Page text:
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6.

Thrice happy bird! I too have seen
Much of the vanities of men,-

And sick of having seen e'm,
Would chearfully these limbs resign
For such a pair of wings as thine,

And such a head between 'em.

'\ .;

3. The CRICKET.

'-. *" ...'*'

LITTLE inmate, full of mirthi

Chirping on my kitchen hearth ;. .. .

Wheresoe'er be thine abode,

Always harbinger of good, . . \

Pay me for thy warm retreat,

With a song more softand sweet, . . j

In return thou shalt receive

Such a strain as I can give.

Z 1 2. Thus

2.

Thus thy praise shall be exprest,
Inoffensive, welcome guest!
While the rat is on the scout,
And the mouse with curious snout,
"With what vermin else infest
Every dish and spoil the best;
Frisking thus before the fire,
Thou hast all thine heart's desire.

Though in voice and shape they be
Form'd as if akin to thee,
Thou surpassest, happier far,
Happiest grasshoppers that are,
Theirs is but a summer's song,
Thine endures the winter long,
Unimpair'd and shrill and clear,
Melody throughout the year.

4. Neither

4<
Neither night nor dawn of day,

Puts a period to thy play,
Sing then—and extend thy span
Far beyond the date of man-
Wretched man, whose years are spent
In repining discontent;
Lives not, aged tho' he be,
Half a span compar'd with thee.

4. This PARROT.

I.

IN painted plumes superbly drest,
A native of the gorgeous east,

By many a billow tost;
Poll gains at length the British shore,
Part of the captain's precious store,

A present to his toast.

Z 3 a. Belinda's

2.

Belinda's maids are soon preferr'd

To teach him now and then a word,r ?.«..

As Poll can master it;
But 'tis her own important charge
To qualify him more at large,

And make him quite a wit.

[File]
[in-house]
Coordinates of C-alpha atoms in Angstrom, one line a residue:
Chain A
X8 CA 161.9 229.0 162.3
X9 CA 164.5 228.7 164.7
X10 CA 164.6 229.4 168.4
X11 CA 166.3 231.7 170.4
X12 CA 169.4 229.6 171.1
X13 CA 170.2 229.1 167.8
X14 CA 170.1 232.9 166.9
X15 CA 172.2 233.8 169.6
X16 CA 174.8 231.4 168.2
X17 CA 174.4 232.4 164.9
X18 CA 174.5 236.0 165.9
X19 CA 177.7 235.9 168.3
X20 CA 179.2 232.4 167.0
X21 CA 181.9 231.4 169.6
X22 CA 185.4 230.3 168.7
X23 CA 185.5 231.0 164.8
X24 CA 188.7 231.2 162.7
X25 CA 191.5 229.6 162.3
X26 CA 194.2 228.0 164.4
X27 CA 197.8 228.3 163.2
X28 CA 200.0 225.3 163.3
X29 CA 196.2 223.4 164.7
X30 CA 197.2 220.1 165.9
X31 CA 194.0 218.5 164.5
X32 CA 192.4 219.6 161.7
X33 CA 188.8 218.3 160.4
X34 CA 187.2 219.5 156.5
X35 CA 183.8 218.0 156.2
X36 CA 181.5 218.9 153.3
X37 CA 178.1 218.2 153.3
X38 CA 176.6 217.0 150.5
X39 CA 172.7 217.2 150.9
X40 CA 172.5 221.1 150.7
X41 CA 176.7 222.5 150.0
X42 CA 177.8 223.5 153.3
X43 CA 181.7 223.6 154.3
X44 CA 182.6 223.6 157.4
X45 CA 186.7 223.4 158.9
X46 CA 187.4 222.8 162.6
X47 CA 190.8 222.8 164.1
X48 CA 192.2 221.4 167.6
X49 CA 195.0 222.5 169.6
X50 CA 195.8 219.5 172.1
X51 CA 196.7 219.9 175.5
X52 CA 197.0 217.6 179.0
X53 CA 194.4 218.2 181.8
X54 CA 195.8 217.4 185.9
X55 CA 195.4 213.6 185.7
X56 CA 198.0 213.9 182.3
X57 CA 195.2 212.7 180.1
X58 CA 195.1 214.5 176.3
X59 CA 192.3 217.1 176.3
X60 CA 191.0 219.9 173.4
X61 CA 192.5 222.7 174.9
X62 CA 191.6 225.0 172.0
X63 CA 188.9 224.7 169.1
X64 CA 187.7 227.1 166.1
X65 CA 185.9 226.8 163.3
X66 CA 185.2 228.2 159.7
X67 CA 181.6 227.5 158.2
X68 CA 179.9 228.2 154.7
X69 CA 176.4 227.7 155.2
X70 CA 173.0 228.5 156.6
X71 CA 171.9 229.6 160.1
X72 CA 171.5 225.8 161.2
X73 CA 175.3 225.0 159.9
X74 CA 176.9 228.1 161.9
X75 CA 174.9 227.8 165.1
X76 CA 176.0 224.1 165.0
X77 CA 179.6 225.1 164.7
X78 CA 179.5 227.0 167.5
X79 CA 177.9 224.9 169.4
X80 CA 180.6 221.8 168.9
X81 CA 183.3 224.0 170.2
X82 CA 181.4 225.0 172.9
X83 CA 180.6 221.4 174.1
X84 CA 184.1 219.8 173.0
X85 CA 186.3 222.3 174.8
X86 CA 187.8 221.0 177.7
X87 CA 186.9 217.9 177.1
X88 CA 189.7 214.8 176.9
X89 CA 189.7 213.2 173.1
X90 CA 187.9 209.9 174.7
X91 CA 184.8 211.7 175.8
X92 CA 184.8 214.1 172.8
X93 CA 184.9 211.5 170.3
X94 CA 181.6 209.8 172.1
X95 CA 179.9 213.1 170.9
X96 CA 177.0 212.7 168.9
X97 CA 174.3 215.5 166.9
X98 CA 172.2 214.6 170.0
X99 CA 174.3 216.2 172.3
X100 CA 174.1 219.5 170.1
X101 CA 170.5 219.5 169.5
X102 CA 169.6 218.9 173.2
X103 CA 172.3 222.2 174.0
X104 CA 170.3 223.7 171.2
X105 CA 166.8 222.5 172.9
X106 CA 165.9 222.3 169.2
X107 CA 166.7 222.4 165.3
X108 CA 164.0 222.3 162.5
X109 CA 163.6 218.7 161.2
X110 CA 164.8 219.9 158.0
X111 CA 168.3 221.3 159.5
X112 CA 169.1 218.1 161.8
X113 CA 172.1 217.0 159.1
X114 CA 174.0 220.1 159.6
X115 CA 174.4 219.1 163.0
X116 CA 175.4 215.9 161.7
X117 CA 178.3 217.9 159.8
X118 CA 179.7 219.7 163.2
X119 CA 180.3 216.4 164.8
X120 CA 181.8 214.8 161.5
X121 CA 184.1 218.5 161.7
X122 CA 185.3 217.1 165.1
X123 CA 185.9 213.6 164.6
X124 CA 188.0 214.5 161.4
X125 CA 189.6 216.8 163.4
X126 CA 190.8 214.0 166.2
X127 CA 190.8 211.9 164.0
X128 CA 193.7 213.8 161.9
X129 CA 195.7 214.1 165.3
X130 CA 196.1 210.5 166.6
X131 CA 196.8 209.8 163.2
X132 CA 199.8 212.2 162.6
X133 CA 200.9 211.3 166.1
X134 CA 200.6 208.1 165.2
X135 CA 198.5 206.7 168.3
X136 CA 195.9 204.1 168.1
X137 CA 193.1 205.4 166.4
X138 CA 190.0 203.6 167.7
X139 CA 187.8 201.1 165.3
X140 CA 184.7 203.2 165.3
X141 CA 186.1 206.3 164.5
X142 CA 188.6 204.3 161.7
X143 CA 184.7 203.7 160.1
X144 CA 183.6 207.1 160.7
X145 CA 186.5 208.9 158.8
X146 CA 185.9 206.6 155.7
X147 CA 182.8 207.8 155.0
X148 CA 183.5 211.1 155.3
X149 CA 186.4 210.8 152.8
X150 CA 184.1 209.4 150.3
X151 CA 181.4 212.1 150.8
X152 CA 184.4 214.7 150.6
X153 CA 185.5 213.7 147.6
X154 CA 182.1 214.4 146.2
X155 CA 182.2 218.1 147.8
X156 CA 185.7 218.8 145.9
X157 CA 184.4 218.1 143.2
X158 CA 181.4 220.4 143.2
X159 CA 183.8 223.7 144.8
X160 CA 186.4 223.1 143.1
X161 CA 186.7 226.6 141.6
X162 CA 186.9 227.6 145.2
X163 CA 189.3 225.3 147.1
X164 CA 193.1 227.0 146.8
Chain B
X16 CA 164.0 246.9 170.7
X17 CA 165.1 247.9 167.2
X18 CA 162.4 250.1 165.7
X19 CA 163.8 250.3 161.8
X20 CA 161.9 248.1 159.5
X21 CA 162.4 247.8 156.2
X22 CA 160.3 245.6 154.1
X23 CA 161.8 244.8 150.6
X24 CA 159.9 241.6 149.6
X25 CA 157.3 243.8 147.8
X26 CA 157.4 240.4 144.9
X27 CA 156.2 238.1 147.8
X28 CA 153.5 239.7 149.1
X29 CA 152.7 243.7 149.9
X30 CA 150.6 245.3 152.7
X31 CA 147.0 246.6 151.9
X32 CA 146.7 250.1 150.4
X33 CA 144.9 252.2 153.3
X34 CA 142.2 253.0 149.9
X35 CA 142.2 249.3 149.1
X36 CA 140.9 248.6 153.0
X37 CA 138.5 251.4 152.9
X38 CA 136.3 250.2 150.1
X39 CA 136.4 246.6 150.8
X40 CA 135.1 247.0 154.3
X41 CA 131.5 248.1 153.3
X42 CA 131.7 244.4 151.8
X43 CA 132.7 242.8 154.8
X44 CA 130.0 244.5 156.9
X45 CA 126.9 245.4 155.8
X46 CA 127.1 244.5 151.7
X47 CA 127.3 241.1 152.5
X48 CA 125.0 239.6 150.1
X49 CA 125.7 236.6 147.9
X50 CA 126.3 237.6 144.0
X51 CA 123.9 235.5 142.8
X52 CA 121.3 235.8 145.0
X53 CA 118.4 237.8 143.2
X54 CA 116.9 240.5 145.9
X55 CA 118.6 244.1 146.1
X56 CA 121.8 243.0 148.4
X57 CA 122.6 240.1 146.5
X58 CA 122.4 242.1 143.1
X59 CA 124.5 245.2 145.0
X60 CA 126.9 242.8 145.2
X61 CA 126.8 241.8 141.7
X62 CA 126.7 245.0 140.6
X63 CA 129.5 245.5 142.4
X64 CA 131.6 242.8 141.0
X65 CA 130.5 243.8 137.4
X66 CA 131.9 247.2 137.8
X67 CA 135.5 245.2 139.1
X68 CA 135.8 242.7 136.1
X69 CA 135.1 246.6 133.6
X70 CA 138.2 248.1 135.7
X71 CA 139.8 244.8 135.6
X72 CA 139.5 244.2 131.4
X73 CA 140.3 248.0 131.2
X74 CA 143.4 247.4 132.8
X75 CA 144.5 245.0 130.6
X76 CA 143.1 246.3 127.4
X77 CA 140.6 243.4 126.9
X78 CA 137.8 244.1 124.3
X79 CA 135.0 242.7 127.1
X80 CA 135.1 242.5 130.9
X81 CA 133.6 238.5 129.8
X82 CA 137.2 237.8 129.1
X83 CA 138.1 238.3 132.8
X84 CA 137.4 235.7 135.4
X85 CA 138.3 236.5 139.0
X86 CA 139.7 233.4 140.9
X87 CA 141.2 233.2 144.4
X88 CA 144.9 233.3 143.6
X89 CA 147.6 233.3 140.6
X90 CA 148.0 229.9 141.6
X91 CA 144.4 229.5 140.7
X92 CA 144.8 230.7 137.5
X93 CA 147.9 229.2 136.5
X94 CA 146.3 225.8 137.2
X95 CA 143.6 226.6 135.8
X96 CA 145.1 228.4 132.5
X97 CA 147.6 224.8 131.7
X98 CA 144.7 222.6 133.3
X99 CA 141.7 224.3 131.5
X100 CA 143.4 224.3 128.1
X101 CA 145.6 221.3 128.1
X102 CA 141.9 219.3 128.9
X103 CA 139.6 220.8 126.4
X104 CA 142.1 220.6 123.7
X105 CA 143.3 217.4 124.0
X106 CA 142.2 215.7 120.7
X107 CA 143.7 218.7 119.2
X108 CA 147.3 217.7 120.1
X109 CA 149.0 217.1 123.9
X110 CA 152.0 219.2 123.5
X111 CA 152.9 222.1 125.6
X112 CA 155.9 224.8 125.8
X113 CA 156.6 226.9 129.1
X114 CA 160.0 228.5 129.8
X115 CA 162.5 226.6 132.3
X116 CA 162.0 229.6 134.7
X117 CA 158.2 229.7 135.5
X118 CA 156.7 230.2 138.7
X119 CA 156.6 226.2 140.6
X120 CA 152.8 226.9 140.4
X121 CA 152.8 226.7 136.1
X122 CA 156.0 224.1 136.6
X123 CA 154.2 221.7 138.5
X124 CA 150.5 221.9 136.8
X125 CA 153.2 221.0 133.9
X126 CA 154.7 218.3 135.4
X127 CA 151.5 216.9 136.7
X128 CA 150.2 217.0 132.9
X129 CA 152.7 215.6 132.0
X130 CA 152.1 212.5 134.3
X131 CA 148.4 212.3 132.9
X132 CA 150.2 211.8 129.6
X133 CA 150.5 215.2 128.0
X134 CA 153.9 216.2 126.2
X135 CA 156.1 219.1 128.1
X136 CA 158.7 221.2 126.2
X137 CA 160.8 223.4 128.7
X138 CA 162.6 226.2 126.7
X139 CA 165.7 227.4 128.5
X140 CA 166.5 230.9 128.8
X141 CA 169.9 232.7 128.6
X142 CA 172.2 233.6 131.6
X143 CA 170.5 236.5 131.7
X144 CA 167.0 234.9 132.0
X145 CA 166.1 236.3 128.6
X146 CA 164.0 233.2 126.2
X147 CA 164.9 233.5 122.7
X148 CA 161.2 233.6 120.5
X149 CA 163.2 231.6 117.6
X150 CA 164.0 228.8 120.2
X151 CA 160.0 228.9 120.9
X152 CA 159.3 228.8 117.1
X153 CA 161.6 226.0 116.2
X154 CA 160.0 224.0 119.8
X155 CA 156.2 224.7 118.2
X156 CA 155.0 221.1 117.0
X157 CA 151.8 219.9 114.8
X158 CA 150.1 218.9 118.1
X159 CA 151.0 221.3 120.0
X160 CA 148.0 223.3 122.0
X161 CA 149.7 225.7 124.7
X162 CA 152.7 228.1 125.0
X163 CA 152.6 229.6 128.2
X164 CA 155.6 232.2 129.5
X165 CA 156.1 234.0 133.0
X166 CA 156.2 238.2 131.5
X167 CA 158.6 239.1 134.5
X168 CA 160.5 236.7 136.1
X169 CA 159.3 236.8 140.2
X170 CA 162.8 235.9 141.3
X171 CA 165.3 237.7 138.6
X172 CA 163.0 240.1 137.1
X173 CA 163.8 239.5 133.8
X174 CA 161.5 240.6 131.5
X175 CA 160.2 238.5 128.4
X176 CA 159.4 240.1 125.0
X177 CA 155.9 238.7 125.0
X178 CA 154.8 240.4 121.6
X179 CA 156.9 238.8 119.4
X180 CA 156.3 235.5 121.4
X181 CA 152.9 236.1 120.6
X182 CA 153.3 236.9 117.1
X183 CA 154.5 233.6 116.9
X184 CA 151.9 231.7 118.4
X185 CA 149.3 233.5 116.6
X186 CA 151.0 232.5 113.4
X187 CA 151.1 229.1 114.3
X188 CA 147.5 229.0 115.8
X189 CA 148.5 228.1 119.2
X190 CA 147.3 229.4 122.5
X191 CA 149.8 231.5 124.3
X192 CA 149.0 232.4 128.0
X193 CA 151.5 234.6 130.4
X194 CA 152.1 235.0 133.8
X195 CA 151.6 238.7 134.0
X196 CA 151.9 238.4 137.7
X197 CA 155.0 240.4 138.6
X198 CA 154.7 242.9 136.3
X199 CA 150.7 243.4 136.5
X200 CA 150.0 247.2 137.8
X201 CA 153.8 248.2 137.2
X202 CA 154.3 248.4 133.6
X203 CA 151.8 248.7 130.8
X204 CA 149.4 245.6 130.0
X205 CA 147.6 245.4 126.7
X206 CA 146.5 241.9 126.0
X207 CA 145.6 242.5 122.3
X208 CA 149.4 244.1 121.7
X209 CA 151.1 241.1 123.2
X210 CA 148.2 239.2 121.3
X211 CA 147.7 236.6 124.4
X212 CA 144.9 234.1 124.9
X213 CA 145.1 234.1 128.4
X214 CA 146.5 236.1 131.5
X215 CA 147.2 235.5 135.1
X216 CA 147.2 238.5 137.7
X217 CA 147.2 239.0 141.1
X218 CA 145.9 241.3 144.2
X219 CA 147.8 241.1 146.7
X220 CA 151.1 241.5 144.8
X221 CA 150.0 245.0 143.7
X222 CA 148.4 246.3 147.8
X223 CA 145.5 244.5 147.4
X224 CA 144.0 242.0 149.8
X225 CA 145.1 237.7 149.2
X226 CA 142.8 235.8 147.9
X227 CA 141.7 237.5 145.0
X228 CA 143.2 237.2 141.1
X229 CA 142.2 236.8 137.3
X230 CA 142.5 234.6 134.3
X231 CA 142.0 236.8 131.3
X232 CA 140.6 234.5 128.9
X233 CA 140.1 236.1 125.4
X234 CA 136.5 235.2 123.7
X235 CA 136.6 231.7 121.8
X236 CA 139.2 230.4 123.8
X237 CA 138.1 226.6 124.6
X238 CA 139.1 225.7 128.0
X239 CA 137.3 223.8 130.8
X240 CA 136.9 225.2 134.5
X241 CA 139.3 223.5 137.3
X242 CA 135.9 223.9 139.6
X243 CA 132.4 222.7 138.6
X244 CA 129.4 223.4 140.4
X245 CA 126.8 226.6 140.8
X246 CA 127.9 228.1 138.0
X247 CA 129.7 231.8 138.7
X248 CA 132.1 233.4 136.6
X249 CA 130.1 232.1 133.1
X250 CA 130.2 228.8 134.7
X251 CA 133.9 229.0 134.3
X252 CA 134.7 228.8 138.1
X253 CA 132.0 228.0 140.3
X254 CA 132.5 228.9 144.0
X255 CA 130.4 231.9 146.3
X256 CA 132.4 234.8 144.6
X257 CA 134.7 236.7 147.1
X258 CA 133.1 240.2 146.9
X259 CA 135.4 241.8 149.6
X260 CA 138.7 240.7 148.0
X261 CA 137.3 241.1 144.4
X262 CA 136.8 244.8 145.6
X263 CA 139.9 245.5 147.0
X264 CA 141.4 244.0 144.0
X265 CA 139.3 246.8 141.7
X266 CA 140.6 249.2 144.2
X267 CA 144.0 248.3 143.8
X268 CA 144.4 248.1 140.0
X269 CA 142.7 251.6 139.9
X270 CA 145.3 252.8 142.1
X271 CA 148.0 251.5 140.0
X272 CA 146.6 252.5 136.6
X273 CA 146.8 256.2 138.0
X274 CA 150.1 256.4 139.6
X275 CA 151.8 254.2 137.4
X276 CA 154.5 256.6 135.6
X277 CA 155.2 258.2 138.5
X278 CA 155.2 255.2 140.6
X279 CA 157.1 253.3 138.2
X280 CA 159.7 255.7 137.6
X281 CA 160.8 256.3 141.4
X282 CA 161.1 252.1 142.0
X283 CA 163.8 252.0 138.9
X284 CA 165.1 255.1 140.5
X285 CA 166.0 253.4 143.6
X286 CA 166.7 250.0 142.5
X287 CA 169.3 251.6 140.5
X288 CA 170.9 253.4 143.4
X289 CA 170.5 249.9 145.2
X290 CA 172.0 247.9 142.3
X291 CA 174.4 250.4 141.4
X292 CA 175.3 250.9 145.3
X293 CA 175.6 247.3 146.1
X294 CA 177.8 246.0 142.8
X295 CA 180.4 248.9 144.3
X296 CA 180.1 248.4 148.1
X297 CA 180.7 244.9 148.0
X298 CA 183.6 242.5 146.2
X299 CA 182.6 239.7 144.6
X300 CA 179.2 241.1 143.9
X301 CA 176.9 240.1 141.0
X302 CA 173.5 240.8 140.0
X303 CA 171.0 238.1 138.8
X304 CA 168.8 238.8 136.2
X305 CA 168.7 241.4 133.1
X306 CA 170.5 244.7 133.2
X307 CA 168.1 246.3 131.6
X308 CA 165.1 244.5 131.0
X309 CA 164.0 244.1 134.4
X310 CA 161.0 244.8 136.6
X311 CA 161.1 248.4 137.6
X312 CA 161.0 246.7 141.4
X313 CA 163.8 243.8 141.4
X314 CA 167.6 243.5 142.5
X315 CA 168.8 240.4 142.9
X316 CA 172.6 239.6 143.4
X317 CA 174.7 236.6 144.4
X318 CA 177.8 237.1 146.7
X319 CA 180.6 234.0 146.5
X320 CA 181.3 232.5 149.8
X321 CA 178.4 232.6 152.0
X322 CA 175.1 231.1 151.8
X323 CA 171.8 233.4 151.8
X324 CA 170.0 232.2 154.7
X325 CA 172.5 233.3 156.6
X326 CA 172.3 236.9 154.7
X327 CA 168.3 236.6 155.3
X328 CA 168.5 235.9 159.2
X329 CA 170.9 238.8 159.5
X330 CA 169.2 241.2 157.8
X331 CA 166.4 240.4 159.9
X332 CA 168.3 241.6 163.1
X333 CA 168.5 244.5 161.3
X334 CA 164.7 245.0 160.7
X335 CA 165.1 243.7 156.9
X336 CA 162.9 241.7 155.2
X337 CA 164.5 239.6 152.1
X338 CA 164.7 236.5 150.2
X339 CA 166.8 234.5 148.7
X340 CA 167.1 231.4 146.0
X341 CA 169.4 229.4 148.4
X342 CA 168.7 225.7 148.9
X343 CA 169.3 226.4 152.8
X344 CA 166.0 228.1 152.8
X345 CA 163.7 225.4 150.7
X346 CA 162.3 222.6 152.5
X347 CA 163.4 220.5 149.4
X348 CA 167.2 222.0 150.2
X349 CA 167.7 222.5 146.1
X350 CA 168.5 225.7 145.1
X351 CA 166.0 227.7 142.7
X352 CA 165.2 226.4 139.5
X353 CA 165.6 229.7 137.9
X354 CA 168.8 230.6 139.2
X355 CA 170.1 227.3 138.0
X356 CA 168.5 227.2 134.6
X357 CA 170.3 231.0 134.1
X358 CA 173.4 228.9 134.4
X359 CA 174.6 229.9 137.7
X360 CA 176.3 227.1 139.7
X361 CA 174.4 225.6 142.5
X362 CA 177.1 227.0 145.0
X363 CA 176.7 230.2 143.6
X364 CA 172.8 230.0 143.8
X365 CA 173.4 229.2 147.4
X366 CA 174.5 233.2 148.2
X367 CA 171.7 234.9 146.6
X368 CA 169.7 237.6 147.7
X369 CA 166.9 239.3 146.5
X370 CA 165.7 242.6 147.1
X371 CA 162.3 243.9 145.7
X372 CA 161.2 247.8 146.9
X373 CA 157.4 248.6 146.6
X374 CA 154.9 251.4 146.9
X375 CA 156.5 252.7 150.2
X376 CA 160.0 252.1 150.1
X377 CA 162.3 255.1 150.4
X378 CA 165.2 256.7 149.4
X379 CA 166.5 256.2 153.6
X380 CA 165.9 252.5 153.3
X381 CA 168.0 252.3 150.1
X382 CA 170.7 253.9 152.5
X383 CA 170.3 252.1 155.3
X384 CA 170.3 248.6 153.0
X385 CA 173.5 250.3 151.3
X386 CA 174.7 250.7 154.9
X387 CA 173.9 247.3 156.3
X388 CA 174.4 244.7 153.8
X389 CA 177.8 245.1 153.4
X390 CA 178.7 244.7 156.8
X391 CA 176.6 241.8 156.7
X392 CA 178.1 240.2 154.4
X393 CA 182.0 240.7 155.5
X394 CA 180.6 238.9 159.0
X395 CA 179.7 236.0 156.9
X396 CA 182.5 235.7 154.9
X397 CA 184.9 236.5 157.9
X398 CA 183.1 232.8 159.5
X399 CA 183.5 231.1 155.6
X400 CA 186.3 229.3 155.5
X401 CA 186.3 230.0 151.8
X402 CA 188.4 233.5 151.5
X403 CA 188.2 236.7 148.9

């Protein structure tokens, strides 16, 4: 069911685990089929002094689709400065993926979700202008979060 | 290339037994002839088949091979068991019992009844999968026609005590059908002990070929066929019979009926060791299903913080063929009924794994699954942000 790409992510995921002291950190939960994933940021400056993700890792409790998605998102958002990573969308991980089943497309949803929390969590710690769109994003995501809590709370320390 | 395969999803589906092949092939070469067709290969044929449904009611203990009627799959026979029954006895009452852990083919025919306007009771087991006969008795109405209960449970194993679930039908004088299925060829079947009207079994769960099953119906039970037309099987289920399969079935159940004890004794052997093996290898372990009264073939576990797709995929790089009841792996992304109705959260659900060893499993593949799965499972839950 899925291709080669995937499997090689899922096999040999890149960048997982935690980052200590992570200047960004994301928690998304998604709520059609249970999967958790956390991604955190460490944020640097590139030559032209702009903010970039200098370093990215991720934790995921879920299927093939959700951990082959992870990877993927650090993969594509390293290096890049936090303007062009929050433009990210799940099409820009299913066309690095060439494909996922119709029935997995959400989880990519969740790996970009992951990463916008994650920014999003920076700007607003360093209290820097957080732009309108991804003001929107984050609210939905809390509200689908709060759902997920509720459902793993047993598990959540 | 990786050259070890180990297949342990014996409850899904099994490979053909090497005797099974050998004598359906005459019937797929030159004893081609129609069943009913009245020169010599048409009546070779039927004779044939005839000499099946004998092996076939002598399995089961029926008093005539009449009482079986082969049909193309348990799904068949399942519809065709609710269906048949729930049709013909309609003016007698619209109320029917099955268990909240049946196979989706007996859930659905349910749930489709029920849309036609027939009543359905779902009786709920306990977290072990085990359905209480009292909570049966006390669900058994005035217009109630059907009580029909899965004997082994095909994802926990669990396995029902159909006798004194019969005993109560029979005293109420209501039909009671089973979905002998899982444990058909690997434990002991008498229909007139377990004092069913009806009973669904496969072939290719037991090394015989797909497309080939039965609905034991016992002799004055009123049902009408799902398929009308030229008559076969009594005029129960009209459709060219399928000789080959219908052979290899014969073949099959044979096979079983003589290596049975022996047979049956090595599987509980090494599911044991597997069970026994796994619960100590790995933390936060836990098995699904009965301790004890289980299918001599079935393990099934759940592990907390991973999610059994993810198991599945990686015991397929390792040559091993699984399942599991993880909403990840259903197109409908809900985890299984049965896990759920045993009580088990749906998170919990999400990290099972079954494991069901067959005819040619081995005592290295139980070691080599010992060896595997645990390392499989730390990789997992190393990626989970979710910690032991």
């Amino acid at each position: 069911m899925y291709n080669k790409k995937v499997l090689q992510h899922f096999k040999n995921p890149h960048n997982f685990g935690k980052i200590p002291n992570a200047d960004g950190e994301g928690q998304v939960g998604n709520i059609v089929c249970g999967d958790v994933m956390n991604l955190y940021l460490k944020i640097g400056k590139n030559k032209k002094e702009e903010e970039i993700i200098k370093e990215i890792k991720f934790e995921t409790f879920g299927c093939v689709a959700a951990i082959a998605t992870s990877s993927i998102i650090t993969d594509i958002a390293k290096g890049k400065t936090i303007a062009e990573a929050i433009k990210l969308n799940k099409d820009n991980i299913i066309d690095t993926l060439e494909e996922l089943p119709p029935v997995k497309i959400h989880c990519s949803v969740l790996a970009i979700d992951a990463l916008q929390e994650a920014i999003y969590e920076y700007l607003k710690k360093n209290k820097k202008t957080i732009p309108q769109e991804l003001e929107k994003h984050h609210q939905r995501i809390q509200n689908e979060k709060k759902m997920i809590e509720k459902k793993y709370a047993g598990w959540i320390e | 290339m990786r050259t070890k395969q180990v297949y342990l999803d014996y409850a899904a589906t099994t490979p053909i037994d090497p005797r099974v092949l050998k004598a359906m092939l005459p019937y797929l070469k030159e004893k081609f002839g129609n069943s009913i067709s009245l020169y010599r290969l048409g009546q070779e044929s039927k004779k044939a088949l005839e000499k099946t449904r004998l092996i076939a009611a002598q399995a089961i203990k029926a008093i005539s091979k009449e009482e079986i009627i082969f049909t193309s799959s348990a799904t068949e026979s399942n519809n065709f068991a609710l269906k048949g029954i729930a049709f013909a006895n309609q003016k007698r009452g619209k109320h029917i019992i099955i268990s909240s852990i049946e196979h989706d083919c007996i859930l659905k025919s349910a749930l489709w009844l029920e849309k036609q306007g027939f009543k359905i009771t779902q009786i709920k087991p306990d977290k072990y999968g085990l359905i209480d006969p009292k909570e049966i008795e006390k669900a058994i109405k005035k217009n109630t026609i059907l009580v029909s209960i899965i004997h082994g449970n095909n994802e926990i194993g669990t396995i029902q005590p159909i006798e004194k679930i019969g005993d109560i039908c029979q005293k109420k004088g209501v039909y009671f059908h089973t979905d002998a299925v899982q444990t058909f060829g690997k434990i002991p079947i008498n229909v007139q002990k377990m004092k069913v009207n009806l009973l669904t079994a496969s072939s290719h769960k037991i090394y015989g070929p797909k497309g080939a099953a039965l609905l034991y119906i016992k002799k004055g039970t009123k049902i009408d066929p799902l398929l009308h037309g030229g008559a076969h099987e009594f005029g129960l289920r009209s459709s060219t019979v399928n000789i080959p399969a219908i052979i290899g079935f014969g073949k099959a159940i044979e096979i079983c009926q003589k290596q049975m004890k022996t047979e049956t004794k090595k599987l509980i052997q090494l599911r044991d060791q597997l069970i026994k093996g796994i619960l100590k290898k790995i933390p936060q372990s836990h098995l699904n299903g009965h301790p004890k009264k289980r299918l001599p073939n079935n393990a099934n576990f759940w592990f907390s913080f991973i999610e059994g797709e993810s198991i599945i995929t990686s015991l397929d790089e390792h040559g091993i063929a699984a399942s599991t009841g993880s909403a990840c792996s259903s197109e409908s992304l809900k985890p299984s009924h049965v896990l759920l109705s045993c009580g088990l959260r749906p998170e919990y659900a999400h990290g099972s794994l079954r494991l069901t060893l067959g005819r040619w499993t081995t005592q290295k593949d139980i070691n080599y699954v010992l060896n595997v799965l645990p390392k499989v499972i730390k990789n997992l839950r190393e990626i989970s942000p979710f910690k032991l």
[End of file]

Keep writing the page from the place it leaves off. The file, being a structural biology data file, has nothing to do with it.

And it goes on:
•" 3Sweet Poll! his doating mistress cries, V Sweet Poll! the mimic bird replies, \ And calls aloud for"Tack,' tShe next. instructs him in the kiss, 'Tis now a little one like Miss, And now a hearty smack,

t".3 '> : . -- •. . 'T

4

At first he aims at what he hears

. \ . . 1

And listening close with both his ears,

<'•:. 1 iii" s . '» .' . . . . ,'f

Just catches at the sound;

But soon articulates aloud,

Much to th' amusement os the crowd

And stuns the neighbours round.

5A querulous old woman's voice

His humorous talent next employs,

He scolds and gives the lie;

And now he sings, and now is sick,

Here Sally, Susan, come, come quick,

Poor Poll is like to die,

: . .' 6. - ' . . , . .

Belinda and her bird! 'tis rare

To meet with such a'well-match'd pair,

The language and the tone,
Each character in every part'
Sustain'd with so much'grace and art,

And both in unison.

?.

When children first begin to spell

And stammer out a syllable,

We think them tedious creatures;

But difficulties soon abate,

When birds are to be taught to prate,
And women are the teachers.

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